230 Young Street, Fitzroy
1 - 5pm Fri & Sat
Sutton Gallery's converted warehouse has an exciting series of experimental art projects scheduled throughout the year. An alternative to the conventional gallery space, the venue offers new possibilities for artists seeking to extend their exhibiting language and potential.
Invited artists are given space to try out new ideas and approaches that will supplement and stretch their practice. Unrestricted by the formalities of a commercial show, these artists are freed to play with more temporal forms of representation, such as performance, multimedia and site specific installations.
Artists may choose to use the project as an opportunity to broaden their horizons through collaboration with other artists or by taking on the role of curator. The space also provides a platform for artists wishing to reflect on the processes and outcomes of external projects that viewers would not ordinarily have access to, such as residencies and public commissions.
Projects will change over every 4-5 weeks during 2013.
07 March 2013 - 06 April 2013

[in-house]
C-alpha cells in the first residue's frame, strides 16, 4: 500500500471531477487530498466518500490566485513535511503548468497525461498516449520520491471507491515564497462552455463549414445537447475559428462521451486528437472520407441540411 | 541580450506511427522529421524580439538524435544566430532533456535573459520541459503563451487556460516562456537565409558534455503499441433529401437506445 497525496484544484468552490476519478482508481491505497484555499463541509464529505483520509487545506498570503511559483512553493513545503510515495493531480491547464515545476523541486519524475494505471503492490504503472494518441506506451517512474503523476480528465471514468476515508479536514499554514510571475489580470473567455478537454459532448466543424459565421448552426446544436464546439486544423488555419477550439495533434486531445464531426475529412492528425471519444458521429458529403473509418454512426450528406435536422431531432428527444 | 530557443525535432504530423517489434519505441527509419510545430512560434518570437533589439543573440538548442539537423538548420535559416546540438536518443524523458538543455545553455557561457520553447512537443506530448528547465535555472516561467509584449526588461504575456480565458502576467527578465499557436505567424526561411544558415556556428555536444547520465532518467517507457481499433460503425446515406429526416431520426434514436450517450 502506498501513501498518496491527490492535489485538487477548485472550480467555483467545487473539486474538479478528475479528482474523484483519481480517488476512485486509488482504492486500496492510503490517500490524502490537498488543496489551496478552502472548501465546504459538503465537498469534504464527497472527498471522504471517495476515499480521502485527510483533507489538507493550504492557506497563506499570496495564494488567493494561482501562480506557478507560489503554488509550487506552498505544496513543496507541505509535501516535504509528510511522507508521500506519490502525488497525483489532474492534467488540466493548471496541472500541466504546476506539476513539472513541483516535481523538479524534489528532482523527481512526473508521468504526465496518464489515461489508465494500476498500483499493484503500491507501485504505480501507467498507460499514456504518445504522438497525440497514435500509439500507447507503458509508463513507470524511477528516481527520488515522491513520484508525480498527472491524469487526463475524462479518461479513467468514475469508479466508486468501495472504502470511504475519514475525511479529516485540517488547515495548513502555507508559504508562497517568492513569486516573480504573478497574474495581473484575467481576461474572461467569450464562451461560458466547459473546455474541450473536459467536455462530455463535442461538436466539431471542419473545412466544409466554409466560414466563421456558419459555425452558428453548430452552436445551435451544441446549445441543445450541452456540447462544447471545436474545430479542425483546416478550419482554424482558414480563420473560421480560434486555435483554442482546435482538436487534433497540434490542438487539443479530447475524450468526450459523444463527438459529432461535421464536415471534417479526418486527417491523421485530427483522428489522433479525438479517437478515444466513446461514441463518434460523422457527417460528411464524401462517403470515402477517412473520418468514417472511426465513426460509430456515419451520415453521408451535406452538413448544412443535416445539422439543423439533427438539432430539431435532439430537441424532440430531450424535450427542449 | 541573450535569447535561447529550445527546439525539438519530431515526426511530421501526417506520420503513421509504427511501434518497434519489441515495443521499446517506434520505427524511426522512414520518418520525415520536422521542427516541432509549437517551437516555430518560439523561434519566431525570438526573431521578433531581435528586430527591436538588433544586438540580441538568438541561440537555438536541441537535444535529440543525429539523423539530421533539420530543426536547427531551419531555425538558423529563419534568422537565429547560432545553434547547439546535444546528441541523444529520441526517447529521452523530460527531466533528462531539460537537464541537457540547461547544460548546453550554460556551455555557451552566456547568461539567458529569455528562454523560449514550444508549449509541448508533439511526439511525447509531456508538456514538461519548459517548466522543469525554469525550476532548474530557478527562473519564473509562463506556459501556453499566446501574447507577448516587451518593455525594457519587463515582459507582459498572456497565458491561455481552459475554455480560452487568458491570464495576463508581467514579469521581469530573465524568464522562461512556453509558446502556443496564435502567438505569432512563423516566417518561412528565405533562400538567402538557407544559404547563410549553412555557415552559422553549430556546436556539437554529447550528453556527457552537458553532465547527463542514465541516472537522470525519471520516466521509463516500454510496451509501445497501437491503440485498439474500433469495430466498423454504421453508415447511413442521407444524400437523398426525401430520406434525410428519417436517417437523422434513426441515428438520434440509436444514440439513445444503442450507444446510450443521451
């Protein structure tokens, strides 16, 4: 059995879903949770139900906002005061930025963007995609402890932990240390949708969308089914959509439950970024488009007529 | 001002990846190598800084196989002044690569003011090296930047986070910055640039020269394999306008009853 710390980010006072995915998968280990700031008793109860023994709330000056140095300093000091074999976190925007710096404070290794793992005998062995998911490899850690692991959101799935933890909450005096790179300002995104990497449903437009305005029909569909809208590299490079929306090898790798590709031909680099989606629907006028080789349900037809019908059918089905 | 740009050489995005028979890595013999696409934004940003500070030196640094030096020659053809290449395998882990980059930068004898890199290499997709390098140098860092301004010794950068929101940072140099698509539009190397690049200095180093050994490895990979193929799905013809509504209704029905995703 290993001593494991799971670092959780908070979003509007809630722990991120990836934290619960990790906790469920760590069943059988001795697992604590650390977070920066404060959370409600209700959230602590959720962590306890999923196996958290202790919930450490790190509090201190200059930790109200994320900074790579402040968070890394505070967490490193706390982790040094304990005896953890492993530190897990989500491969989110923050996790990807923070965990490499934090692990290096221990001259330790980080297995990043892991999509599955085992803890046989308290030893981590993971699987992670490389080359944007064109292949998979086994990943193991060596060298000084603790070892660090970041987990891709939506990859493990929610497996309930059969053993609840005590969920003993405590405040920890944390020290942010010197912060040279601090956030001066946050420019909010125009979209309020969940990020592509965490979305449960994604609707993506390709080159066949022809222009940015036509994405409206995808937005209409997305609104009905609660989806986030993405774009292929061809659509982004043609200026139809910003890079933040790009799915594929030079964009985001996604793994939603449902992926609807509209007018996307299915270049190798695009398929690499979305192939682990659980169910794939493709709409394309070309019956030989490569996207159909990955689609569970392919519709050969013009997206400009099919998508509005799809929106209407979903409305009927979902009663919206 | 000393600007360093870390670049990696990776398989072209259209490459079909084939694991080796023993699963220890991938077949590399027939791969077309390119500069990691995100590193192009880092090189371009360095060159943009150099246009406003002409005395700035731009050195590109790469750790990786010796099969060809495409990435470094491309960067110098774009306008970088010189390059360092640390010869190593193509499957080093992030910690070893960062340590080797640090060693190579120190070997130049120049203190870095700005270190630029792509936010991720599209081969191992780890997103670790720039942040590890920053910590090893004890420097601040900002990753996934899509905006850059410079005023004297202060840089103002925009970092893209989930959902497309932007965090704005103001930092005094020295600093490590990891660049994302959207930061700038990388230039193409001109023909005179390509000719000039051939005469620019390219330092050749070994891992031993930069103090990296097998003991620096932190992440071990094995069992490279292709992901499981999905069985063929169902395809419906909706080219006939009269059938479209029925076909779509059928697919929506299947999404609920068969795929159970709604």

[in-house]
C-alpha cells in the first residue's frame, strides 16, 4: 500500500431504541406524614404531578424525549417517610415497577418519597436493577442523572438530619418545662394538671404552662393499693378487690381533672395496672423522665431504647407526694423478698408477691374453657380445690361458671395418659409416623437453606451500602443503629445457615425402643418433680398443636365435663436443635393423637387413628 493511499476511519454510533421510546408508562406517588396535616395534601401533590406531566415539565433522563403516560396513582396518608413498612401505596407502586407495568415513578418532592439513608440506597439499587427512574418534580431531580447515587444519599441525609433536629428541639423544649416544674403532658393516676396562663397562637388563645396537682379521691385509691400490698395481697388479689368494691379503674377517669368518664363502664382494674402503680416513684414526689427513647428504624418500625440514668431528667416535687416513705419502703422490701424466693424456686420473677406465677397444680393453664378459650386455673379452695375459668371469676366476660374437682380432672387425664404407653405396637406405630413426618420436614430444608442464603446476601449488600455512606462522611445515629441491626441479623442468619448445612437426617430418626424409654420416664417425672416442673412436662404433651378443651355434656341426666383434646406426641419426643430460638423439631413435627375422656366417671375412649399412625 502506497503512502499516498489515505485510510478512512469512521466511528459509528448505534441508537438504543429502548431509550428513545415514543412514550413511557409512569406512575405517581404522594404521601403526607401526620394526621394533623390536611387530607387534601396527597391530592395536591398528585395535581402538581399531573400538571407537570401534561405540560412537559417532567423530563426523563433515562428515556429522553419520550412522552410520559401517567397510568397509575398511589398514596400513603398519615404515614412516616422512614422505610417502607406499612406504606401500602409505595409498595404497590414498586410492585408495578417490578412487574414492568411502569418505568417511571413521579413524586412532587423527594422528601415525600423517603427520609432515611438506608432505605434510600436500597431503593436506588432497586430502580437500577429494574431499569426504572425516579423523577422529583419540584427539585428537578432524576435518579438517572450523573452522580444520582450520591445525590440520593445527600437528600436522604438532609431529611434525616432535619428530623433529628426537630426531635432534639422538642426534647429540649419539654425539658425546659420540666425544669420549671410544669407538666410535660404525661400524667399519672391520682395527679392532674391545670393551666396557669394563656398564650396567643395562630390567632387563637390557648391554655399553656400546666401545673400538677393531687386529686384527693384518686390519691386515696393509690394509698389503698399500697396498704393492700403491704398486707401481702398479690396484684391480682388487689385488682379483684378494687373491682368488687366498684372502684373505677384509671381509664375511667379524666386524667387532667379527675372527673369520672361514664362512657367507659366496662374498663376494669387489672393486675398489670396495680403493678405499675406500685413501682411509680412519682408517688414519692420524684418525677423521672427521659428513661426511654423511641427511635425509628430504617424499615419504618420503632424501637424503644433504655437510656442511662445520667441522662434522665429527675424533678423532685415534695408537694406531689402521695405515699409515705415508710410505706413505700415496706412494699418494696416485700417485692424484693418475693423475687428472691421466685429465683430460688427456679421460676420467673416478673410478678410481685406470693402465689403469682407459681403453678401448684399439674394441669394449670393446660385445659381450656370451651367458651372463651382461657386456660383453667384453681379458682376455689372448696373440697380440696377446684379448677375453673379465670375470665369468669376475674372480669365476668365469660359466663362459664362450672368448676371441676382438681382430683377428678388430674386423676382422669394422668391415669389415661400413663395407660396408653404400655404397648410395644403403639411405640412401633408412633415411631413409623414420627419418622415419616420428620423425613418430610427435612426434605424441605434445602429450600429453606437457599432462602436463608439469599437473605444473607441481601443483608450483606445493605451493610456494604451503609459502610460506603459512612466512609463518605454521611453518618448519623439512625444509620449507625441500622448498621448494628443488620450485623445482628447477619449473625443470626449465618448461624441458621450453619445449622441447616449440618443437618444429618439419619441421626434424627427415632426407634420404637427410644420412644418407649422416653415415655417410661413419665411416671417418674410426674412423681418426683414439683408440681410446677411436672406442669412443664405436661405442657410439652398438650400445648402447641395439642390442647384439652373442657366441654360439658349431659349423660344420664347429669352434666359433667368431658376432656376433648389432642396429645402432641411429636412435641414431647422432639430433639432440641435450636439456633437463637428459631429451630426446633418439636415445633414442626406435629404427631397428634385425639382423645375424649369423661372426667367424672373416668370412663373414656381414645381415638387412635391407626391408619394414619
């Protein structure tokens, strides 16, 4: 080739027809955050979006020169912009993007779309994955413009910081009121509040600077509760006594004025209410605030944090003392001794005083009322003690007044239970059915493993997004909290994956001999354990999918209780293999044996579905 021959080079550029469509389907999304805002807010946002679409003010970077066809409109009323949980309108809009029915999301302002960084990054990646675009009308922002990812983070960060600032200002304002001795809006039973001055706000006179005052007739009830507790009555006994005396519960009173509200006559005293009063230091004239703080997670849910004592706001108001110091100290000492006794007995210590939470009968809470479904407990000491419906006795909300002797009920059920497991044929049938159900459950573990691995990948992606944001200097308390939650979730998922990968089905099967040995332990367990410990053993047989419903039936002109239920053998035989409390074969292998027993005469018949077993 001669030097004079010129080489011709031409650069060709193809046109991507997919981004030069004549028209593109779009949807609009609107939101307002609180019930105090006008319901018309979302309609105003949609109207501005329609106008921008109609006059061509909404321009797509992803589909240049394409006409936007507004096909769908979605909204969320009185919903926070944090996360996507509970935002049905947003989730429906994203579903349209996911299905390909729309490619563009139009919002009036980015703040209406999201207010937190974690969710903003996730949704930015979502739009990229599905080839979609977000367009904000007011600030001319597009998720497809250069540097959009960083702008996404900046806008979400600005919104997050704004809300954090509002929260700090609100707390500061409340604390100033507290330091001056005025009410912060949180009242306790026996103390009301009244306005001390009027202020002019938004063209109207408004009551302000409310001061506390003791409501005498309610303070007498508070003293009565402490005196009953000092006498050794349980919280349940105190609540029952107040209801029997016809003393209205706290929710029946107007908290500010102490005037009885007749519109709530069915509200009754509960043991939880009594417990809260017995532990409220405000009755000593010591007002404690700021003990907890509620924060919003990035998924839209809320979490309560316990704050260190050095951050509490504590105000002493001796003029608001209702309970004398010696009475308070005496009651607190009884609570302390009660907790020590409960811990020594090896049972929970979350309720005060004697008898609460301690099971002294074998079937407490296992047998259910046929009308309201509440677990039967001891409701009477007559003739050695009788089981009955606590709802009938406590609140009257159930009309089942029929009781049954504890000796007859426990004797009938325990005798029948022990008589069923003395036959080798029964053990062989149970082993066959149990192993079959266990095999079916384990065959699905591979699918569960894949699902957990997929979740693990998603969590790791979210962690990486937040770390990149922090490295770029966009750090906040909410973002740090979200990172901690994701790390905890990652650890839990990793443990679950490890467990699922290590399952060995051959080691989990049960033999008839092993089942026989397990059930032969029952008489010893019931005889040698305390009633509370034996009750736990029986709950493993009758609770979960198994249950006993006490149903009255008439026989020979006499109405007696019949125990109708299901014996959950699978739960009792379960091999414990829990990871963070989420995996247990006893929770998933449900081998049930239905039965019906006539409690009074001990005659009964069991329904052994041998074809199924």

Dirt Season Lookbook
Sutton Gallery is pleased to present Dirt Season Lookbook, an exhibition of new work by Alex Vivian that furthers his investigation into the sculptural and metamorphic possibilities of domestic objects and urban street wear. Working with everyday items sourced from discount and second-hand outlets, Vivian performs transgressive acts of transmutation upon his chosen materials to produce curiously perverse forms. For Dirt Season Lookbook, his abject alterations are applied to hats, bowls, vessels and soft toys. Bleached, distressed with dirt, run over by the wheel of a car, ingrained with sweat stains or put trough the wash with tissue, Vivian's many modifications degrade his objects' common function to the point of putrefaction.
With an understanding of small-scale sculpture and informed by an ongoing engagement with installation, Vivian explores a wide range of ideas relating to masculinity, fashion, design and youth cultures, as well as the interplay between function and failure. His sculpturally poetic works seamlessly mix high and low cultural references, staging minor insurrections between cultural signifiers, form and context. The human body remains a constant reference point throughout his practice, often inferred via bodily traces, imprints and gestures.